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Building for persistence at a fundamental level.

This is a part of "Free Sky: Objects in Space".

Series contents:

  1. Free Sky: Objects in Space
  2. Enabling data-driven object construction.
  3. Building for persistence at a fundamental level.
  4. Using tags for metadata and lookup.

One of the first problems I tackled in my prototype was persistence, because I foresaw the difficulties of object serialisation, and I feared them. Because I’ve chosen Python as my language of first resort, serialisation isn’t as big of an issue as it would be, say, in C++: it’s built in to the language as the pickle module. The mechanics of serializing individual objects isn’t the problem, but capturing the state of a large, complicated system with lots of little objects running around very well could be. I needed a strategy.

I decided early on that a relational database solution like SQLite wasn’t for me. I’d heard of Object-Relational Mapping, and I wanted no part of it (though by all accounts, SQLObject and SQLAlchemy are both excellent Python solutions).

Object databases

Then I heard about object databases, particularly ZODB and Durus. Unfortunately, both projects suffer from poorly organized documentation. After some investigation, I went with ZODB on a hunch, since Durus is actually a simplified reimplementation of ZODB. The hunch is stil playing itself out–both projects are well tested, actively developed, and used in demanding production environments. For now, my money’s on ZODB.

The beauty of ZODB (and Durus, but from now on I’m just going to talk about ZODB) is that all the mechanics of actually getting an object out to the disk and back into memory are largely transparent. You have some tricks to learn, but the database stays out of the way. As long as an object is reachable from the root of the object tree, it will get pulled in to the persistence system, with few strings attached. If an object hasn’t been accessed in a long time, it will silently get spooled to disk, leaving a “ghost” object in its place, to save on memory. When you try to access the object again later, it replaces the ghost with your reconstiuted object.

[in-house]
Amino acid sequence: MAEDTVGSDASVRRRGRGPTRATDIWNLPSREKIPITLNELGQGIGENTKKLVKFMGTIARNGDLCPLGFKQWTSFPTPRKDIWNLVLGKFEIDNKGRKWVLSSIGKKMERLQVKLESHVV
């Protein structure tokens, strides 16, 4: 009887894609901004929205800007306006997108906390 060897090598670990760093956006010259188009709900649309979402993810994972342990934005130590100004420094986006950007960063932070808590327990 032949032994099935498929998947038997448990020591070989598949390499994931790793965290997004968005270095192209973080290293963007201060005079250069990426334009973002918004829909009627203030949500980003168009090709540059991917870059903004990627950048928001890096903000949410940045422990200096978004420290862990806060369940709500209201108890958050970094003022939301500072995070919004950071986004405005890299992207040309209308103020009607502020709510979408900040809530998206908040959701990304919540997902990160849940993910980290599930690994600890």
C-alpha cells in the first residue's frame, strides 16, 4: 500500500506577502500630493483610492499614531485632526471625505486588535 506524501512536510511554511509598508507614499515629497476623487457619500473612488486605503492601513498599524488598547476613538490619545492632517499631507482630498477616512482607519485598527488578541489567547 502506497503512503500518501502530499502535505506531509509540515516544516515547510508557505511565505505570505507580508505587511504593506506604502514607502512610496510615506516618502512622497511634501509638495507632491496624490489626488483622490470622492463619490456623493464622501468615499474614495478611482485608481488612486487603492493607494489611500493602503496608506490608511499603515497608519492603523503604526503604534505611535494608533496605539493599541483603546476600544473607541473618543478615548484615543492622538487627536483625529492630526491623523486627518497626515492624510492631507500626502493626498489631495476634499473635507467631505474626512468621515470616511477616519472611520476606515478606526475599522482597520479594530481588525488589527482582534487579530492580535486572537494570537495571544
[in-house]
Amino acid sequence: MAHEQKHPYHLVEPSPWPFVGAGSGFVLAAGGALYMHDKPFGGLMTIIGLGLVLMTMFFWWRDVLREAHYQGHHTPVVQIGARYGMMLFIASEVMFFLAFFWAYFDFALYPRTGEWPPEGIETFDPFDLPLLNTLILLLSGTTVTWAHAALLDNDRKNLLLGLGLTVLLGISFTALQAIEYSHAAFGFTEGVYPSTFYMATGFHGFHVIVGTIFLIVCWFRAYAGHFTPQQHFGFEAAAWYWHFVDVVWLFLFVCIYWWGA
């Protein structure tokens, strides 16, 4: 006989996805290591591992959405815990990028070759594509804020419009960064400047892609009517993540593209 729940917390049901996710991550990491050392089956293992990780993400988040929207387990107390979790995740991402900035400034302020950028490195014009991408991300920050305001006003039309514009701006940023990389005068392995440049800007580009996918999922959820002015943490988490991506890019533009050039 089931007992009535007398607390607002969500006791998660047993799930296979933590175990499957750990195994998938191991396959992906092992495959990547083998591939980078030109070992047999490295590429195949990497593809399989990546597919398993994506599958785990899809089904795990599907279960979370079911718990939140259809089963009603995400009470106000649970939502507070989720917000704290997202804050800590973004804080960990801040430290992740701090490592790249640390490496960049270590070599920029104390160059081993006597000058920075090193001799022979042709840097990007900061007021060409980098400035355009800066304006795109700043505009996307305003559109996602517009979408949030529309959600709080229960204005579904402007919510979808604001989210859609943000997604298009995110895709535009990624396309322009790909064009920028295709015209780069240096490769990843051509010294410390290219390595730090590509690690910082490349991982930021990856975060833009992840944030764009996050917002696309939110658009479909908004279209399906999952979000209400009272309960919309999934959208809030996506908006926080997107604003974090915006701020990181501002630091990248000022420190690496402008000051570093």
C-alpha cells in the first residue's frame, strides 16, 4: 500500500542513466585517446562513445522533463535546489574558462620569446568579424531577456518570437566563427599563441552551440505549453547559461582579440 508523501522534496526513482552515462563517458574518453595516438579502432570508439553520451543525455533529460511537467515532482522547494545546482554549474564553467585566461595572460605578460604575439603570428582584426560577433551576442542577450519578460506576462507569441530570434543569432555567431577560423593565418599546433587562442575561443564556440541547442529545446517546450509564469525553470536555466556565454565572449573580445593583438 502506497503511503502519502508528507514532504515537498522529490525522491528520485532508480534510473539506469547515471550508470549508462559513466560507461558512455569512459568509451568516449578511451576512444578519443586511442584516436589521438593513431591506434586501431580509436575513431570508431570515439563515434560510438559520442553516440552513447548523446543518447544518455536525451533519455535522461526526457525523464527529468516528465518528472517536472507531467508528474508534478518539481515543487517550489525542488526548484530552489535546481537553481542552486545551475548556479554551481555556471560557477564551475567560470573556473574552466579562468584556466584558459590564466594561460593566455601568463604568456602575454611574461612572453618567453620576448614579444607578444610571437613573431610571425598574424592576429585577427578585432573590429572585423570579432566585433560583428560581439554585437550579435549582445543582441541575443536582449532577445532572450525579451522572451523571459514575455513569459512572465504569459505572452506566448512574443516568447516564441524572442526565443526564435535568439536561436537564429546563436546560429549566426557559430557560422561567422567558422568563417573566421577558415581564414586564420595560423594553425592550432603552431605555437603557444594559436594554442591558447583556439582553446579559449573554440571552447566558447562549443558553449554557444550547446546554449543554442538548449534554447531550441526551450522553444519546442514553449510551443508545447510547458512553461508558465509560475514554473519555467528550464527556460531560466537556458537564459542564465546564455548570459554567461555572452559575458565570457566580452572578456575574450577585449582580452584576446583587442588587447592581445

The nice thing about an object database is you don’t have to fit a round object into a square SQL table. The messy thing about an object database is you’re on your own when it comes to structured searches. You have no industry standard Structured Query Language. Just you and your objects. Indexing and lookup strategies become important (I’ll elaborate my own solution in a later installment), and you have to start thinking in terms of trees.

BTrees

ZODB has a nice toolset based on BTrees, which work enough like python dictionaries to feel familiar. However, BTrees have some interesting quirks. Keys are always ordered (due to the underlying implementation). The entire BTree doesn’t necessarily have to be resident in memory–your keys and values get stored in “buckets”, and buckets get loaded and unloaded as necessary. Furthermore, there are several varieties of BTree, optimized for key or value type (i.e. an IOBTree requires integer keys, with arbitrary objects as values; OIBTree requires just the opposite).

BTrees also have closely related cousins called Sets, which work similarly to python sets, but with a different interface. With BTrees and Sets, we get a number of set operations. These will become important when we start talking about tags and tag lookups later in the series.

Problems and frustrations

With ZODB, I have suffered my share of woes. Remember the object tree? Anything reachable from the root gets pulled in. Even if it’s not pickleable. This has blown up in my face too many times to count, and often mysteriously, for the exception error messages are almost completely unhelpful.

Some objects that can’t be pickled, and therefore do no belong in your ZODB:

  • function objects (unless you’re using Stackless)
  • class objects
  • objects that instantiate dynamic classes
  • magical objects
  • objects that belong to the emperor
  • stray objects
  • those objects that are included in this classification
  • innumerable objects
  • objects that at a distance resemble flies

In part, I jest, but this is what it can feel like. I started this adventure off with the attitude, “Let’s just throw everything that’s not nailed down into the ZODB!” ZODB has since disabused me of this notion.

This does have some benefits. I’m less tempted to try every new bit of python magic that I come across, because I’m always thinking, “Well that’s neat, but can it be pickled?” This has also force me to understand the pickle interface at a lower level than I had previously felt comfortable. Finally, it has driven me to overcome the documentation challenges of ZODB and learn more of the ins and outs of the package. For instance, say, volatile instance variables that are simply discarded when the object gets dumped to disk. (Prefix the variable name with “v” and you’re set.)

Conclusion

I’ve learned a lot in tackling object persistence, and gained hard-won experience with ZODB. This time around I’ll know the gotchas ahead of time, instead of learning them the hard way, in the middle of an inspired coding spree.

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